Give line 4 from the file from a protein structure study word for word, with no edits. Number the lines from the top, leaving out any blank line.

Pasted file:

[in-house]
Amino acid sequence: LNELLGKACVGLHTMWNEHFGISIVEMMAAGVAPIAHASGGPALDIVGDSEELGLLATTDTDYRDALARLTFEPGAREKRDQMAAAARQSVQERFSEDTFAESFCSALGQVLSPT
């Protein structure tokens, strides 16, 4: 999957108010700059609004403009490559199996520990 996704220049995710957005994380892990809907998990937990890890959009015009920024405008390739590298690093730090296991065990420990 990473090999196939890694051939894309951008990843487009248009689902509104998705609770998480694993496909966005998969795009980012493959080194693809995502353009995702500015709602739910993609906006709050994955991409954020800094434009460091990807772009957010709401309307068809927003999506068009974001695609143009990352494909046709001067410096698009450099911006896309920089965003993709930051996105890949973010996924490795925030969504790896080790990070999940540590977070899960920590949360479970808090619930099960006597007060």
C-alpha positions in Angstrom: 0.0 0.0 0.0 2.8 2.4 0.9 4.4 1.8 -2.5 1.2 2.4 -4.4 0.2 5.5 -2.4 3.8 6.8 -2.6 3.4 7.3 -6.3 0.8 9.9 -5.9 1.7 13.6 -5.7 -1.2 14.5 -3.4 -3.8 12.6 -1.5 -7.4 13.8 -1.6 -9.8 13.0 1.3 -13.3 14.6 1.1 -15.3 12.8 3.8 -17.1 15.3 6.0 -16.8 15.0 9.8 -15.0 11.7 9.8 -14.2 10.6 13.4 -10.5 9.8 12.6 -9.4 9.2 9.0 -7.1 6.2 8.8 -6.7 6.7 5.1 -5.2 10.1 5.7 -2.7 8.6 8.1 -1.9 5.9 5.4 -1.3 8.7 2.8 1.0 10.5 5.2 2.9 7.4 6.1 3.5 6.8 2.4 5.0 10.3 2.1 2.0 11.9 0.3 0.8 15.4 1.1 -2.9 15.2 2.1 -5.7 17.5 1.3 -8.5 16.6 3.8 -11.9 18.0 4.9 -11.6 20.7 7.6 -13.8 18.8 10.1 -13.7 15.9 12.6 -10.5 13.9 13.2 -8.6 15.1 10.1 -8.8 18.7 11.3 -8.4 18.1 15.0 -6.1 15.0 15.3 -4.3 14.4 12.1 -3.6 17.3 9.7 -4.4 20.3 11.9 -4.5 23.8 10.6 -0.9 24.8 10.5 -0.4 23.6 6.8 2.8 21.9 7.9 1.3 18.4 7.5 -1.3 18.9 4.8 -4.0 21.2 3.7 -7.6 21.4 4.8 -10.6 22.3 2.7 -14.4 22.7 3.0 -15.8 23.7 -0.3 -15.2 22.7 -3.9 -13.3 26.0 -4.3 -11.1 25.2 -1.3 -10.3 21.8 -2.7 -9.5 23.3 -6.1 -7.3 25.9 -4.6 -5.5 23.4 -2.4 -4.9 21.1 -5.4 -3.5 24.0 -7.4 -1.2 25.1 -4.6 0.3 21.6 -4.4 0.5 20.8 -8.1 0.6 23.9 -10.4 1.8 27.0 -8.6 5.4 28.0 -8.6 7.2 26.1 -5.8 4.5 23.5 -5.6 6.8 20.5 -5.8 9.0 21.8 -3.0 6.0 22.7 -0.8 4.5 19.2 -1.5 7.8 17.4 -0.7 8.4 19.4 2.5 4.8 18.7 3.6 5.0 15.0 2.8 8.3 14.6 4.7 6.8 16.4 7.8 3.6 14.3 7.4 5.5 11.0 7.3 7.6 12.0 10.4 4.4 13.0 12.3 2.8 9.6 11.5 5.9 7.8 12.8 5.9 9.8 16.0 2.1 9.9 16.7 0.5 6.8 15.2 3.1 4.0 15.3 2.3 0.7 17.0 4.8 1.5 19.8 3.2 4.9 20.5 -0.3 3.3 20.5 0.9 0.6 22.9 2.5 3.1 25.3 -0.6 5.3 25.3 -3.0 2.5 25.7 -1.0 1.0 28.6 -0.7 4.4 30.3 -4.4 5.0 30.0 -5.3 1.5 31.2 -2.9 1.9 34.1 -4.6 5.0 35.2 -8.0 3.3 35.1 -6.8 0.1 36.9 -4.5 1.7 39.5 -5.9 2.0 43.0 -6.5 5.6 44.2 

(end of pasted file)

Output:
C-alpha positions in Angstrom: 0.0 0.0 0.0 2.8 2.4 0.9 4.4 1.8 -2.5 1.2 2.4 -4.4 0.2 5.5 -2.4 3.8 6.8 -2.6 3.4 7.3 -6.3 0.8 9.9 -5.9 1.7 13.6 -5.7 -1.2 14.5 -3.4 -3.8 12.6 -1.5 -7.4 13.8 -1.6 -9.8 13.0 1.3 -13.3 14.6 1.1 -15.3 12.8 3.8 -17.1 15.3 6.0 -16.8 15.0 9.8 -15.0 11.7 9.8 -14.2 10.6 13.4 -10.5 9.8 12.6 -9.4 9.2 9.0 -7.1 6.2 8.8 -6.7 6.7 5.1 -5.2 10.1 5.7 -2.7 8.6 8.1 -1.9 5.9 5.4 -1.3 8.7 2.8 1.0 10.5 5.2 2.9 7.4 6.1 3.5 6.8 2.4 5.0 10.3 2.1 2.0 11.9 0.3 0.8 15.4 1.1 -2.9 15.2 2.1 -5.7 17.5 1.3 -8.5 16.6 3.8 -11.9 18.0 4.9 -11.6 20.7 7.6 -13.8 18.8 10.1 -13.7 15.9 12.6 -10.5 13.9 13.2 -8.6 15.1 10.1 -8.8 18.7 11.3 -8.4 18.1 15.0 -6.1 15.0 15.3 -4.3 14.4 12.1 -3.6 17.3 9.7 -4.4 20.3 11.9 -4.5 23.8 10.6 -0.9 24.8 10.5 -0.4 23.6 6.8 2.8 21.9 7.9 1.3 18.4 7.5 -1.3 18.9 4.8 -4.0 21.2 3.7 -7.6 21.4 4.8 -10.6 22.3 2.7 -14.4 22.7 3.0 -15.8 23.7 -0.3 -15.2 22.7 -3.9 -13.3 26.0 -4.3 -11.1 25.2 -1.3 -10.3 21.8 -2.7 -9.5 23.3 -6.1 -7.3 25.9 -4.6 -5.5 23.4 -2.4 -4.9 21.1 -5.4 -3.5 24.0 -7.4 -1.2 25.1 -4.6 0.3 21.6 -4.4 0.5 20.8 -8.1 0.6 23.9 -10.4 1.8 27.0 -8.6 5.4 28.0 -8.6 7.2 26.1 -5.8 4.5 23.5 -5.6 6.8 20.5 -5.8 9.0 21.8 -3.0 6.0 22.7 -0.8 4.5 19.2 -1.5 7.8 17.4 -0.7 8.4 19.4 2.5 4.8 18.7 3.6 5.0 15.0 2.8 8.3 14.6 4.7 6.8 16.4 7.8 3.6 14.3 7.4 5.5 11.0 7.3 7.6 12.0 10.4 4.4 13.0 12.3 2.8 9.6 11.5 5.9 7.8 12.8 5.9 9.8 16.0 2.1 9.9 16.7 0.5 6.8 15.2 3.1 4.0 15.3 2.3 0.7 17.0 4.8 1.5 19.8 3.2 4.9 20.5 -0.3 3.3 20.5 0.9 0.6 22.9 2.5 3.1 25.3 -0.6 5.3 25.3 -3.0 2.5 25.7 -1.0 1.0 28.6 -0.7 4.4 30.3 -4.4 5.0 30.0 -5.3 1.5 31.2 -2.9 1.9 34.1 -4.6 5.0 35.2 -8.0 3.3 35.1 -6.8 0.1 36.9 -4.5 1.7 39.5 -5.9 2.0 43.0 -6.5 5.6 44.2 